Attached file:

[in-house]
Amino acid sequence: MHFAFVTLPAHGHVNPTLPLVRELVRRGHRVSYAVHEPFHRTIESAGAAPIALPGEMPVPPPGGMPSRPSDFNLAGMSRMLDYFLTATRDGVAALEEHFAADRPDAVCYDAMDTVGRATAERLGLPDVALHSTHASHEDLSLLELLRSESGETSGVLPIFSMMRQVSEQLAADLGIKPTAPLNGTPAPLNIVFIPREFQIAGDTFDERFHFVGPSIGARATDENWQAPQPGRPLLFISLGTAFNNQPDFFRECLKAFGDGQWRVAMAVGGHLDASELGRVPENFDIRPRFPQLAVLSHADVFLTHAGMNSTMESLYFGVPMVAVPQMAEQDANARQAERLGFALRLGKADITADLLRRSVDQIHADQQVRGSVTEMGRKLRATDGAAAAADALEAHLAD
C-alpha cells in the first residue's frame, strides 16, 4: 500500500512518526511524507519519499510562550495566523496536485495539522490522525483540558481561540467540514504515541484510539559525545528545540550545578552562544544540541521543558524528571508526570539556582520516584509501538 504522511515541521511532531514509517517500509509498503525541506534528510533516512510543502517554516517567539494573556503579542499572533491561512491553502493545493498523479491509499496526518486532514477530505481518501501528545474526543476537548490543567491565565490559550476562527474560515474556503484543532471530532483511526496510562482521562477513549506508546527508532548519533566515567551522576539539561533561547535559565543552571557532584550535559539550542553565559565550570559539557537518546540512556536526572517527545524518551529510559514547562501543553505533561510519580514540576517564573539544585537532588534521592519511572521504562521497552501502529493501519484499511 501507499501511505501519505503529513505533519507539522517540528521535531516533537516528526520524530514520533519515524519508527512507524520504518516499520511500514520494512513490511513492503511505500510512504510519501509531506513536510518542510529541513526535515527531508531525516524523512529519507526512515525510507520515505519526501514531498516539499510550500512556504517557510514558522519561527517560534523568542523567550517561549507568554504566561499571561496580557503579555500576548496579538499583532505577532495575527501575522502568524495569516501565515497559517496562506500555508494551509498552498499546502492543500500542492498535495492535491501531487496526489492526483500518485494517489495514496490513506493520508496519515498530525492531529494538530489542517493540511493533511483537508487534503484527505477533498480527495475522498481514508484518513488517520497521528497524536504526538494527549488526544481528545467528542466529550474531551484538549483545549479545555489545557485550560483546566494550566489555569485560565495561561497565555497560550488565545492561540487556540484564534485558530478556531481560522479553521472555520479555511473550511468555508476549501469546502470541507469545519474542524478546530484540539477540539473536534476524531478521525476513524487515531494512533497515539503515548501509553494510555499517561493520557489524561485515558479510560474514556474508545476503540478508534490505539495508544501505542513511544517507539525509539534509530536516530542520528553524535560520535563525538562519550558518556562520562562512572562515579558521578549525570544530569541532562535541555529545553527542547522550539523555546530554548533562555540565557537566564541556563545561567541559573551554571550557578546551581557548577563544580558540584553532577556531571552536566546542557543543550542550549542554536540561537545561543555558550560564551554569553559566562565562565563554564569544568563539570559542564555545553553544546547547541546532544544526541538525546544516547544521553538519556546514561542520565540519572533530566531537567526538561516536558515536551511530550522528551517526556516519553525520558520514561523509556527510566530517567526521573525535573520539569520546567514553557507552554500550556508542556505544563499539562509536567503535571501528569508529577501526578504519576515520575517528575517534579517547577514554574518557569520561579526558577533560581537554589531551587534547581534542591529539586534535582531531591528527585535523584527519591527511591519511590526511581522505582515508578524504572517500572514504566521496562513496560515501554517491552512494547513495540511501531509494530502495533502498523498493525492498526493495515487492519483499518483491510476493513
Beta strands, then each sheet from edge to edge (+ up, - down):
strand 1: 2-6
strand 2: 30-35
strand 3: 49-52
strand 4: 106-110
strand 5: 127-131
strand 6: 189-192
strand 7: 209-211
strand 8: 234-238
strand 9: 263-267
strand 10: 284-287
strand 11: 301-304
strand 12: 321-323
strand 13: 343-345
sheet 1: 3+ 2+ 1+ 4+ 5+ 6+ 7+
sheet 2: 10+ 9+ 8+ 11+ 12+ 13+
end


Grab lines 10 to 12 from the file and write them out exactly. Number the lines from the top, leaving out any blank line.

strand 6: 189-192
strand 7: 209-211
strand 8: 234-238